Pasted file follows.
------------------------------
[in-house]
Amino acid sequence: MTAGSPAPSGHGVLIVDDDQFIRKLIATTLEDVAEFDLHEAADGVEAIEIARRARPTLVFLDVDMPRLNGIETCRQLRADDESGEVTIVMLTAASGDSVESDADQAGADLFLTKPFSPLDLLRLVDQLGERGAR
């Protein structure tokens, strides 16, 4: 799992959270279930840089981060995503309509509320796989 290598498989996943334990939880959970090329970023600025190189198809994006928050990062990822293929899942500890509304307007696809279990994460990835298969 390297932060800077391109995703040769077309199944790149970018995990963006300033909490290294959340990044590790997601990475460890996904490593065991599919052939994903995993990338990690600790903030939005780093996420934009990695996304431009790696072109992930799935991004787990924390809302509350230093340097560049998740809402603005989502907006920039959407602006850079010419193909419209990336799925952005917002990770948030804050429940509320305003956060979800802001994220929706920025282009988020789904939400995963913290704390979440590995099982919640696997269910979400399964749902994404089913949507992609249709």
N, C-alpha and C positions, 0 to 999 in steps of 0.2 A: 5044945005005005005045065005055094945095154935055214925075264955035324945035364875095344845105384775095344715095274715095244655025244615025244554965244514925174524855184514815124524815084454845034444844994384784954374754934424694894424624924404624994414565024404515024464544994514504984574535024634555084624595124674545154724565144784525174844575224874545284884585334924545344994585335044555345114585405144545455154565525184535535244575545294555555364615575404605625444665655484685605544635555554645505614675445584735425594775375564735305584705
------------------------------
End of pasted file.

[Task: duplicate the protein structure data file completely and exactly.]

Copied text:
[in-house]
Amino acid sequence: MTAGSPAPSGHGVLIVDDDQFIRKLIATTLEDVAEFDLHEAADGVEAIEIARRARPTLVFLDVDMPRLNGIETCRQLRADDESGEVTIVMLTAASGDSVESDADQAGADLFLTKPFSPLDLLRLVDQLGERGAR
């Protein structure tokens, strides 16, 4: 799992959270279930840089981060995503309509509320796989 290598498989996943334990939880959970090329970023600025190189198809994006928050990062990822293929899942500890509304307007696809279990994460990835298969 390297932060800077391109995703040769077309199944790149970018995990963006300033909490290294959340990044590790997601990475460890996904490593065991599919052939994903995993990338990690600790903030939005780093996420934009990695996304431009790696072109992930799935991004787990924390809302509350230093340097560049998740809402603005989502907006920039959407602006850079010419193909419209990336799925952005917002990770948030804050429940509320305003956060979800802001994220929706920025282009988020789904939400995963913290704390979440590995099982919640696997269910979400399964749902994404089913949507992609249709």
N, C-alpha and C positions, 0 to 999 in steps of 0.2 A: 5044945005005005005045065005055094945095154935055214925075264955035324945035364875095344845105384775095344715095274715095244655025244615025244554965244514925174524855184514815124524815084454845034444844994384784954374754934424694894424624924404624994414565024404515024464544994514504984574535024634555084624595124674545154724565144784525174844575224874545284884585334924545344994585335044555345114585405144545455154565525184535535244575545294555555364615575404605625444665655484685605544635555554645505614675445584735425594775375564735305584705